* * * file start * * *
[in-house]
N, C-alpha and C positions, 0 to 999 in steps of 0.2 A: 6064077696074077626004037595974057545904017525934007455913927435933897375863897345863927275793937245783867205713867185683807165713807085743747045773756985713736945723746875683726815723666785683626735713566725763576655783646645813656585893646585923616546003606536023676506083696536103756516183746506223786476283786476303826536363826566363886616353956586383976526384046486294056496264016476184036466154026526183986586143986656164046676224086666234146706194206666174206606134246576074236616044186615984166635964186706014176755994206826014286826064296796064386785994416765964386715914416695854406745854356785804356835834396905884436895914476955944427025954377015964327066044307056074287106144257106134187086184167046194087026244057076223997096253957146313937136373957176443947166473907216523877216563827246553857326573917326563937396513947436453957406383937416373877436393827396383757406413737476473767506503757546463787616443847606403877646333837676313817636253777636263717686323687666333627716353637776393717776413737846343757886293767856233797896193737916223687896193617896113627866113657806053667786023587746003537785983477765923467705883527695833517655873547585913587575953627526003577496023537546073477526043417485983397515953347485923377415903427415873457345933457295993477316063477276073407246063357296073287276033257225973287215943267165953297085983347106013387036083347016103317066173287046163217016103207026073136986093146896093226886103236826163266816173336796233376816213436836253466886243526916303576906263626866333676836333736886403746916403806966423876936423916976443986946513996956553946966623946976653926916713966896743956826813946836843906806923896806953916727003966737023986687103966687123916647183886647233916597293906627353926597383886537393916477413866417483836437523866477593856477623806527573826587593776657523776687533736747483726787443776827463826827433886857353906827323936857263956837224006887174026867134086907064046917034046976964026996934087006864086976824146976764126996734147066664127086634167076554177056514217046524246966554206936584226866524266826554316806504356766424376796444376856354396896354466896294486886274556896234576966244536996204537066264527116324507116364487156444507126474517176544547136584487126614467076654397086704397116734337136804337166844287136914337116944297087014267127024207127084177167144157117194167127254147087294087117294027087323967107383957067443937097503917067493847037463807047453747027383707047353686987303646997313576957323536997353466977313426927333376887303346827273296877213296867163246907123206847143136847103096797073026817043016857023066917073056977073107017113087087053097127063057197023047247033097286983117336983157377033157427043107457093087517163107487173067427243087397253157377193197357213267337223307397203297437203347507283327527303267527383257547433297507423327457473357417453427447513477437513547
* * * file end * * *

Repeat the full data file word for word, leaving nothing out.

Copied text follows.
[in-house]
N, C-alpha and C positions, 0 to 999 in steps of 0.2 A: 6064077696074077626004037595974057545904017525934007455913927435933897375863897345863927275793937245783867205713867185683807165713807085743747045773756985713736945723746875683726815723666785683626735713566725763576655783646645813656585893646585923616546003606536023676506083696536103756516183746506223786476283786476303826536363826566363886616353956586383976526384046486294056496264016476184036466154026526183986586143986656164046676224086666234146706194206666174206606134246576074236616044186615984166635964186706014176755994206826014286826064296796064386785994416765964386715914416695854406745854356785804356835834396905884436895914476955944427025954377015964327066044307056074287106144257106134187086184167046194087026244057076223997096253957146313937136373957176443947166473907216523877216563827246553857326573917326563937396513947436453957406383937416373877436393827396383757406413737476473767506503757546463787616443847606403877646333837676313817636253777636263717686323687666333627716353637776393717776413737846343757886293767856233797896193737916223687896193617896113627866113657806053667786023587746003537785983477765923467705883527695833517655873547585913587575953627526003577496023537546073477526043417485983397515953347485923377415903427415873457345933457295993477316063477276073407246063357296073287276033257225973287215943267165953297085983347106013387036083347016103317066173287046163217016103207026073136986093146896093226886103236826163266816173336796233376816213436836253466886243526916303576906263626866333676836333736886403746916403806966423876936423916976443986946513996956553946966623946976653926916713966896743956826813946836843906806923896806953916727003966737023986687103966687123916647183886647233916597293906627353926597383886537393916477413866417483836437523866477593856477623806527573826587593776657523776687533736747483726787443776827463826827433886857353906827323936857263956837224006887174026867134086907064046917034046976964026996934087006864086976824146976764126996734147066664127086634167076554177056514217046524246966554206936584226866524266826554316806504356766424376796444376856354396896354466896294486886274556896234576966244536996204537066264527116324507116364487156444507126474517176544547136584487126614467076654397086704397116734337136804337166844287136914337116944297087014267127024207127084177167144157117194167127254147087294087117294027087323967107383957067443937097503917067493847037463807047453747027383707047353686987303646997313576957323536997353466977313426927333376887303346827273296877213296867163246907123206847143136847103096797073026817043016857023066917073056977073107017113087087053097127063057197023047247033097286983117336983157377033157427043107457093087517163107487173067427243087397253157377193197357213267337223307397203297437203347507283327527303267527383257547433297507423327457473357417453427447513477437513547